TCM Spotlight: Esther Williams Vol. 2
Six New-to-DVD ‘Aqua-Musicals’
from America’s Favorite Mermaid.
The ravishing bathing beauty who pioneered a new genre of
moviemaking -- “Aqua Musicals” -- splashes once more in
Warner Home Video and Turner Classic Movies’ TCM Spotlight:
Esther Williams Volume 2. This highly anticipated follow-up to
the 2007 TCM Collection includes the DVD debuts of six
Technicolor films from classic Hollywood’s swimming superstar.
Each of these MGM musical favorites have been newly
remastered especially for this DVD release.
About the Films
Thrill of a Romance (1945)
Van Johnson and Esther Williams headline this frothy musical,
just the ticket for a World War II-weary nation yearning for
laughs, romance and glamour. And that’s exactly what they got,
plus swinging Technicolor„¥ tunes from Tommy Dorsey and his
Orchestra and operatic grandeur from famed Wagnerian tenor
Lauritz Melchior in his film debut.
Newlywed swimming teacher Cynthia Delbar (Williams) has
everything a girl could want for her honeymoon: a posh
mountain lodge, glorious weather and a drop-dead trousseau.
The only thing missing is her tycoon groom, who chose closing a
deal in DC over cuddling with his brand-new missus.
A pretty sorrowful situation – until a good-looking war hero
staying at the hotel decides he needs swimming lessons.
Glamorous Williams forsakes her trademark swimsuit for a
matador’s red cape and black montera in the colorful film Fiesta.
Williams portrays Maria, disguising herself as her twin brother
Mario (Ricardo Montalban in his first credited U.S. film) and
enters the ring in his place after he abandons bullfighting for
classical music studies. An Oscar-nominated score* (including a
restyling of Aaron Copland’s “El Salon Mexico”) spices up this
gender-bender tale. Lovely Cyd Charisse plays Mario’s partner
in dance and romance.
This Time For Keeps (1947)
Whether soaring from the high board or redefining grace in
a lavishly choreographed water ballet, Esther Williams is at her
radiant, swim-suited best in this lighthearted aquatic musical
centered on her romance with an ex-GI (Johnnie Johnston).
Settings include Michigan’s picture-perfect Mackinac Island,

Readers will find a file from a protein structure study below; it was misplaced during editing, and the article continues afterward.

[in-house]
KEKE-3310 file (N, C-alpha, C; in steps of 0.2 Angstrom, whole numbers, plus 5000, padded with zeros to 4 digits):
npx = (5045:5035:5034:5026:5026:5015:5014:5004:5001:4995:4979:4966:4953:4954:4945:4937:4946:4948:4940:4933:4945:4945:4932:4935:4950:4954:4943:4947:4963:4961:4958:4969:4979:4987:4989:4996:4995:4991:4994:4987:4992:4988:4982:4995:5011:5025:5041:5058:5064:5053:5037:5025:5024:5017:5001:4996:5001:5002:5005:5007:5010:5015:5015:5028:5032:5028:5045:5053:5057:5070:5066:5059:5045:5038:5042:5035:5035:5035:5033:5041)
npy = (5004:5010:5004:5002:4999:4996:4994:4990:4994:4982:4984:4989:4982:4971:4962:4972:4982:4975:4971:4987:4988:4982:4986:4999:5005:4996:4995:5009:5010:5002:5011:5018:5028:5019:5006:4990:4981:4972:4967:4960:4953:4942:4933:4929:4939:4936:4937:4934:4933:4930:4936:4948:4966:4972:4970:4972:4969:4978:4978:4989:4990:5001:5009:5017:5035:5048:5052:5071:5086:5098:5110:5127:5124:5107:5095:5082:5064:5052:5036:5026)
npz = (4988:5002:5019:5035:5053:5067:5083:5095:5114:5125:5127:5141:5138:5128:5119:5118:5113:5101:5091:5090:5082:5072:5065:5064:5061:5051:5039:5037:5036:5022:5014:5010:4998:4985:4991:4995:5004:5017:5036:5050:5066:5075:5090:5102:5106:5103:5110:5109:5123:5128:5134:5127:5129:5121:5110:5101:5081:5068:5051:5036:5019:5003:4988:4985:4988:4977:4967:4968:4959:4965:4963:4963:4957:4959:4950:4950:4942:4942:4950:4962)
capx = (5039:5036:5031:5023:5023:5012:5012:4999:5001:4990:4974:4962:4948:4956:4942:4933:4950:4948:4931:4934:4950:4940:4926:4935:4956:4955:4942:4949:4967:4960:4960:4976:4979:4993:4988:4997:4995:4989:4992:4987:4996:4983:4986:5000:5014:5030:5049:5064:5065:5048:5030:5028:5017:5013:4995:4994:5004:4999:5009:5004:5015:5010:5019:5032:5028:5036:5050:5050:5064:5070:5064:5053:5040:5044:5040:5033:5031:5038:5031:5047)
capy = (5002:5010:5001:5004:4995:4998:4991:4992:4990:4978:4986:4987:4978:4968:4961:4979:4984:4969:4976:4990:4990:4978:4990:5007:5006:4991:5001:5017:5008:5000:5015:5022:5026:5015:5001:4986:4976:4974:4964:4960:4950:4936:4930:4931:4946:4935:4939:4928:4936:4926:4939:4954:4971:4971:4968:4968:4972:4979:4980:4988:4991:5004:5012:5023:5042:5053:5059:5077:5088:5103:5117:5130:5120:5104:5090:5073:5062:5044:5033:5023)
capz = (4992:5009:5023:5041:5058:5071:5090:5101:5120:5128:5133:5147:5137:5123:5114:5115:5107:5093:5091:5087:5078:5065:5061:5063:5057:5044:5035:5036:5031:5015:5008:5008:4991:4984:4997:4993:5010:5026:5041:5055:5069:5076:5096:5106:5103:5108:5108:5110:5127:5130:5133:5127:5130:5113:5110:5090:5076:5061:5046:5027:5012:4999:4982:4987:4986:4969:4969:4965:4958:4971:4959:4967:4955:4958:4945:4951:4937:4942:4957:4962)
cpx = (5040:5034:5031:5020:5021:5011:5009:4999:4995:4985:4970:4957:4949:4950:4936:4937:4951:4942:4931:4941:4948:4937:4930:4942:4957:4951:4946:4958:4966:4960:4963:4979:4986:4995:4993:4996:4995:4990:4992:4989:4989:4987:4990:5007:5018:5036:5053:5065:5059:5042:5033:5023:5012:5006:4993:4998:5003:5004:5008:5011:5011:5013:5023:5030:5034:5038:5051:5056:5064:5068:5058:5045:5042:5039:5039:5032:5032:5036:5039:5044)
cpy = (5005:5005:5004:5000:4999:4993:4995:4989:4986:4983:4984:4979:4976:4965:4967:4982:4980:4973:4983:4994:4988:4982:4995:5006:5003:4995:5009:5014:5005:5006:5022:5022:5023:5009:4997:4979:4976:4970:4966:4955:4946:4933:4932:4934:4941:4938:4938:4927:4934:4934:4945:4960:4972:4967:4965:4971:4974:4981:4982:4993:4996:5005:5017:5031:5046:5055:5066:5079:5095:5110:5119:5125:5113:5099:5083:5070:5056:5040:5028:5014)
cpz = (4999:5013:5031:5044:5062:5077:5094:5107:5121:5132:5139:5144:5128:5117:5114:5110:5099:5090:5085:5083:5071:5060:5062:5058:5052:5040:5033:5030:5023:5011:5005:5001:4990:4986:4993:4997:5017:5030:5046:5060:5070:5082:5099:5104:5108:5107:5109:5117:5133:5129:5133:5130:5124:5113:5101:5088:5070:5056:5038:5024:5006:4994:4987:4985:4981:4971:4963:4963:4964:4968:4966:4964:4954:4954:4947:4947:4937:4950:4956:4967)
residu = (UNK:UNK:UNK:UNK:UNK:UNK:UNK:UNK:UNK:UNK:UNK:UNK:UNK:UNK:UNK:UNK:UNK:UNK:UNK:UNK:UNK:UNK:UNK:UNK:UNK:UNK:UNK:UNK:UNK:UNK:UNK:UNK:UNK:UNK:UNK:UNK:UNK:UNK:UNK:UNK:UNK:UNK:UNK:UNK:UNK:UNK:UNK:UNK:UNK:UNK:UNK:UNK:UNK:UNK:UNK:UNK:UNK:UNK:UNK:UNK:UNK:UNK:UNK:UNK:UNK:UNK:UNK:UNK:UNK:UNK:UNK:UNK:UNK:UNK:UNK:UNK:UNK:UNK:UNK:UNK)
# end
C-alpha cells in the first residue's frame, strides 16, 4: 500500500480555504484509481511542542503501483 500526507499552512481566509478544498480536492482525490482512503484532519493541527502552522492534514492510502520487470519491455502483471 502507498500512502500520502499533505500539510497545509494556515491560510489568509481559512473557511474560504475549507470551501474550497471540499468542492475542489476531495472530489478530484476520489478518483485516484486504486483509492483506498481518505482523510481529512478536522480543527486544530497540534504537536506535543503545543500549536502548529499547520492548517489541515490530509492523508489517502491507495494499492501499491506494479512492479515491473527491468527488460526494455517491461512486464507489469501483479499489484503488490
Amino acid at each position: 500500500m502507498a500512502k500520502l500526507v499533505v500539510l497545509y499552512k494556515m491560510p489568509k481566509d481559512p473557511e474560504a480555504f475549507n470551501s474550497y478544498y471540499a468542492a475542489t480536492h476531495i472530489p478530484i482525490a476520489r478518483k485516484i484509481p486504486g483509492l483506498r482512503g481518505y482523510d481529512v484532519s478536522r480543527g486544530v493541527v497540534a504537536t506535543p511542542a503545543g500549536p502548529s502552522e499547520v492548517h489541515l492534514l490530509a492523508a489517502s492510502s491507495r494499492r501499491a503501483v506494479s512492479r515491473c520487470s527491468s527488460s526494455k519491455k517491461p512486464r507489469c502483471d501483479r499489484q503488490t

with notable supporting stars providing specialty numbers.
Famed tenor Lauritz Melchior brings his artistry to La Donna
È Mobile, Xavier Cugat (with signature tea-cup Chihuahua
at hand) adds big-band élan to the proceedings and
Jimmy Durante delightfully dismantles his piano.
Pagan Love Song (1950)
Esther Williams and Howard Keel share the bliss of this
eye-filling musical excursion which includes the rhapsodic title
tune and a charming Rita Moreno (in her third movie role as a
spunky islander). Pristine Hawaiian locations fill in for the story’s
Tahitian setting. Of course, where there’s an island, there’s
water, and Esther swimming in it. But in one fanciful sequence
she also swims among the clouds, sending viewers’ spirits aloft
Half-Tahitian beauty Mimi Bennett (Williams) is eager to leave
the easygoing life of Tahiti for the excitement and bustle of the
United States. But when Ohioan Hazard “Hap” Endicott arrives
to manage his late uncle’s coconut plantation, the sparks flying
between them may turn Mimi’s travel plans into wedding plans.
Million Dollar Mermaid (1952)
Glamorous, amphibious Esther Williams portrays real-life
Australian swimming champ Annette Kellerman, in a splashy
biopic co-starring Victor Mature. Directed by Mervyn LeRoy
and Oscar® nominated for Best Color Cinematography, the movie
is loaded with stunning spectacle, including a must-see Busby
Berkeley choreographed water ballet extravaganza.
Is this lovely Esther’s signature film? Well, she called her 1999
autobiography The Million Dollar Mermaid.
Easy to Love (1953)
With the Cole Porter classic as the title tune, it’s ‘easy to
love’ this romantic comedy starring Esther Williams and
Van Johnson in their fifth film together. Julie Hallerton (Esther
Williams) knows how to win the affection of indifferent Ray Lloyd
(Van Johnson): Be his office secretary; be the star of his Florida
aquacade and the heart’s desire of a Manhattan crooner to
make Ray jealous. The ploy works, as does everything else in
this aquamusical. Tony Martin lends his smooth vocal styling;
Razzle-dazzler Busby Berkeley guides Esther’s aquatic routines,
including a legendary sequence involving Florida’s Cypress
Gardens, dozens of water skiers, ramps, pyramid formations,
gushing geysers, a helicopter, a trapeze and Esther in the air.
Also fun to note is film’s young Carroll Baker’s (Baby Doll)
Also included are a boat-load of special features, including
rarely-seen deleted musical outtakes, vintage shorts and
classic cartoons. The films will be available only as a
complete collection, in a collectible digi-pak gift set.